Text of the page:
The latest US defense budget finally pays more attention to the Arctic — but at the cost of deficit spending

ANALYSIS: The Arctic is finally seeing a greater share of U.S. defense spending. But politicians are sidestepping a difficult conversation about whether the nation can afford it.

527
The attack submarine USS New Mexico surfaces at Ice Camp Nautilus in the Arctic Ocean during Ice Exercise 2014, in March 2014. (Mass Communication Specialist 2nd Class Joshua Davies / U.S. Navy)

The Pentagon is about to get one of its biggest spending increases in U.S. history but the Trump administration and Congress are making no plans to raise taxes to pay for it.

The increased spending will swell the U.S. deficit, now closing in on $1 trillion a year, ignoring the difficult question of revenue. It means no discussion of what the nation can afford, founded on the falsehood that there is such a thing as a free lunch.

Alaska’s Congressional delegation is solidly behind the $82 billion increase represented in the House and Senate versions of the National Defense Authorization Act. The total Pentagon budget is expected to be in the range of $710 billion, one of the largest in history.

“It is imperative that we support our troops with the resources, equipment, and training they need to do their jobs and keep our nation safe,” Sen. Lisa Murkowski said in a press release.

“This bill not only sufficiently addresses the national challenges we face, but also provides the flexibility needed for our military to make targeted investments for the future,” she said.

Rep. Don Young said he worked with others to “ensure Alaska benefits from this year’s NDAA since Alaska offers so much to our military.”

The increase is the result of a bipartisan deal in early 2018 to boost spending by about $165 billion over two years, part of a deal with Democrats that raised spending on domestic programs by a like amount.

It comes at a time when the Alaska delegation is still calling out deficiencies in Arctic programs and seeking more spending on icebreakers, Arctic infrastructure and military preparedness in the region.

The plan seeks to accelerate the expansion of missile defense in Alaska, with 20 new ground-based interceptors, and study the cost of adding an entirely new missile field at Fort Greely.

Even with the growing defense budget, the U.S. is “days late and millions of dollars short,” compared to Russia and China, Sen. Dan Sullivan said in a press release.

The Senate is backing plans to authorize six U.S. Coast Guard icebreakers, wants each branch of the U.S. military to create a strategy for the Arctic and study an Arctic port.

That translates into billions in future expenses to expand military operations.

“Our rivals in Moscow and Beijing already acknowledge and are acting upon the Arctic’s geopolitical significance and it is well-past time for the U.S. to do the same,” Sullivan said.

But what’s missing is any acknowledgment that the costs of additional Arctic infrastructure will have to be paid by someone, sometime.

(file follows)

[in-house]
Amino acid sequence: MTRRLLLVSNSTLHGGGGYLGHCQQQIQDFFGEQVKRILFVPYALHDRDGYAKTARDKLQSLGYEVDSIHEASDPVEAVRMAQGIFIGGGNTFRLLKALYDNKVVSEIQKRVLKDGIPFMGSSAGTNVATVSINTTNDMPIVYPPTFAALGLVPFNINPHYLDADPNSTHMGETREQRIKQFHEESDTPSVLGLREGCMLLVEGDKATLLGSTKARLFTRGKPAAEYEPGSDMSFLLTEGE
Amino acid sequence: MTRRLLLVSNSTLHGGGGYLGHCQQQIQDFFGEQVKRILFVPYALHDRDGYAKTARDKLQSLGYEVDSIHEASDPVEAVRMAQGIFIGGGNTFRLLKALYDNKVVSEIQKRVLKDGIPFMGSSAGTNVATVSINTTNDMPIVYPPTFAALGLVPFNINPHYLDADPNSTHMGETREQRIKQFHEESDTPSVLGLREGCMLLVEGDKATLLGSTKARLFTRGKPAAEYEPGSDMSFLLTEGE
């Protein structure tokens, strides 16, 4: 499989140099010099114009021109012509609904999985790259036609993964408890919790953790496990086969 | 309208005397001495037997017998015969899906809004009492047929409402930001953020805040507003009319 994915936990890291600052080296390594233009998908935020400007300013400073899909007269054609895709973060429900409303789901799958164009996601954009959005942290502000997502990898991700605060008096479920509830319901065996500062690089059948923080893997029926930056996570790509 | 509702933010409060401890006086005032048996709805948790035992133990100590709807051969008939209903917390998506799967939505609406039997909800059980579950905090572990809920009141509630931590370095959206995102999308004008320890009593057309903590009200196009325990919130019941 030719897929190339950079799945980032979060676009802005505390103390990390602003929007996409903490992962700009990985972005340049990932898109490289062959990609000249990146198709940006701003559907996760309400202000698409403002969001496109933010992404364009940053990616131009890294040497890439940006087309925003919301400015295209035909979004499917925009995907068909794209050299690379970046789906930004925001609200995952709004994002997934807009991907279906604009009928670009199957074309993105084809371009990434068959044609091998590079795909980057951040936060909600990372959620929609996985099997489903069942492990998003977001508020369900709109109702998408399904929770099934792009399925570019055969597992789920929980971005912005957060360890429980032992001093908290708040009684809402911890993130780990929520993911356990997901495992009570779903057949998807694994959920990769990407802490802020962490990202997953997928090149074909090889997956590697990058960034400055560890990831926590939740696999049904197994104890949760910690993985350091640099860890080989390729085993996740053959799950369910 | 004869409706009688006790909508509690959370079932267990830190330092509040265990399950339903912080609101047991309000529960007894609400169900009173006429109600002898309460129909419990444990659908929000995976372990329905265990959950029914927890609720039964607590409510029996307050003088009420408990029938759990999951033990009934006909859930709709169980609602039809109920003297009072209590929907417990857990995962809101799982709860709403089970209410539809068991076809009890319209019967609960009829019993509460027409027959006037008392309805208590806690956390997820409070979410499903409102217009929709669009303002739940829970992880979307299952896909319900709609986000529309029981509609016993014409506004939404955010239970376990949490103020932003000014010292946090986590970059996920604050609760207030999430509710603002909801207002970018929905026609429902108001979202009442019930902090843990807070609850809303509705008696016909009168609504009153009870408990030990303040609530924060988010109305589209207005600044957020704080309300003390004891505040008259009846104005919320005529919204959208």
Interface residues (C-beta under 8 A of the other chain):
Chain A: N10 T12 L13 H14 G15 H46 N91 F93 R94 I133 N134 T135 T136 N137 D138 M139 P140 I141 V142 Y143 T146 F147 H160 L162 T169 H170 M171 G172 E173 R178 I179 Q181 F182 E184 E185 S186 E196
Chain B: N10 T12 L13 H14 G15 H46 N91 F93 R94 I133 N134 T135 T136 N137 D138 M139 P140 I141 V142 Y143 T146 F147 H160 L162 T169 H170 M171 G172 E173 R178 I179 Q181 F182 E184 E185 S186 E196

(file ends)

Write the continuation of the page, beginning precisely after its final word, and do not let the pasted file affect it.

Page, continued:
At a recent stop in Alaska, Defense Secretary James Mattis said that U.S. has to “up its game in the Arctic” because key waterways are no longer closed by ice.

“So the reality is that we’re going to have to deal with the developing Arctic, and it is developing.  It’s also going to open not just to transport, but also to energy exploration,” he said.

Over the past three years, the Alaska delegation has won approval for spending $1.3 billion on military construction in Alaska, about $287 million in the next fiscal year alone.

The defense bill a year ago required the Defense Department to identify what it was doing “to resolve Arctic security capability and resource gaps, and the requirements and investment plans for military infrastructure required to protect U.S. national security interests in the Arctic region.”

The National Defense Strategy released in January did not mention the Arctic, an omission that has led Congress to require a report later this year on a joint strategy for the Navy and Coast Guard.

“The briefing should take into consideration the Arctic’s relevance in the Navy’s configuration of a 355 vessel fleet and identify proper Navy and Coast Guard resource allocation to that effect,” the House Armed Services Committee said in May.

One report sought by the Senate would identify opportunities to expand training in cold weather and amphibious landing locations, including the potential for a live-fire exercise.

Another report would cover plans by the Army, Navy, Coast Guard, the Marine Corps and the Air Force for the Arctic.

It would review training, capabilities and “resource gaps that must be addressed to fully execute each mission described in the Arctic strategy against an increasing threat environment.”

This includes infrastructure needed for the future and a review of current and future capabilities of Russia and China in the region.

In June 2015, the General Accountability Office said that in terms of the Arctic the Department of Defense saw its role as supporting other agencies, “based on a low level of military threat in the region.”

The situation looks much different under the Trump administration. The appetite for increased Arctic spending is obvious — as is the desire to pay for it by adding to the deficit, the path of least resistance.